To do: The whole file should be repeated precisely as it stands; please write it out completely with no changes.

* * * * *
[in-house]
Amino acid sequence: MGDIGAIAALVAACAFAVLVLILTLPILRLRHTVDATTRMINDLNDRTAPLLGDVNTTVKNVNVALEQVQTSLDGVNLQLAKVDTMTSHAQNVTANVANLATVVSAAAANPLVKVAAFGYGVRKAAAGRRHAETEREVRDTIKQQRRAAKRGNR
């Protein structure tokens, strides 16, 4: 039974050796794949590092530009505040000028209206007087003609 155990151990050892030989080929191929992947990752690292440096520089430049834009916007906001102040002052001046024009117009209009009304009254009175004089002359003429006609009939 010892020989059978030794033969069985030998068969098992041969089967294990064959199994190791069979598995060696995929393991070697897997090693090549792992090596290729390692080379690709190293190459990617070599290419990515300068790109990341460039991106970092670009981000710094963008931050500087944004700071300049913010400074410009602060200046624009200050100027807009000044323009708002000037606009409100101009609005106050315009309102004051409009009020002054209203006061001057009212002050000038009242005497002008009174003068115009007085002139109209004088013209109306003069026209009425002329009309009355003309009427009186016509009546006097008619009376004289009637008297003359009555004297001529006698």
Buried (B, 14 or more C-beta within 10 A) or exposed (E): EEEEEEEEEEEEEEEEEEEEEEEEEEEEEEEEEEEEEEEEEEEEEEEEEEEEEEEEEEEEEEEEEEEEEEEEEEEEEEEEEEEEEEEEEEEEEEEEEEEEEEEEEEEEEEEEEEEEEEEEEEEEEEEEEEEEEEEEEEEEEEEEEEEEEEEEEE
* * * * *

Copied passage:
[in-house]
Amino acid sequence: MGDIGAIAALVAACAFAVLVLILTLPILRLRHTVDATTRMINDLNDRTAPLLGDVNTTVKNVNVALEQVQTSLDGVNLQLAKVDTMTSHAQNVTANVANLATVVSAAAANPLVKVAAFGYGVRKAAAGRRHAETEREVRDTIKQQRRAAKRGNR
């Protein structure tokens, strides 16, 4: 039974050796794949590092530009505040000028209206007087003609 155990151990050892030989080929191929992947990752690292440096520089430049834009916007906001102040002052001046024009117009209009009304009254009175004089002359003429006609009939 010892020989059978030794033969069985030998068969098992041969089967294990064959199994190791069979598995060696995929393991070697897997090693090549792992090596290729390692080379690709190293190459990617070599290419990515300068790109990341460039991106970092670009981000710094963008931050500087944004700071300049913010400074410009602060200046624009200050100027807009000044323009708002000037606009409100101009609005106050315009309102004051409009009020002054209203006061001057009212002050000038009242005497002008009174003068115009007085002139109209004088013209109306003069026209009425002329009309009355003309009427009186016509009546006097008619009376004289009637008297003359009555004297001529006698």
Buried (B, 14 or more C-beta within 10 A) or exposed (E): EEEEEEEEEEEEEEEEEEEEEEEEEEEEEEEEEEEEEEEEEEEEEEEEEEEEEEEEEEEEEEEEEEEEEEEEEEEEEEEEEEEEEEEEEEEEEEEEEEEEEEEEEEEEEEEEEEEEEEEEEEEEEEEEEEEEEEEEEEEEEEEEEEEEEEEEEE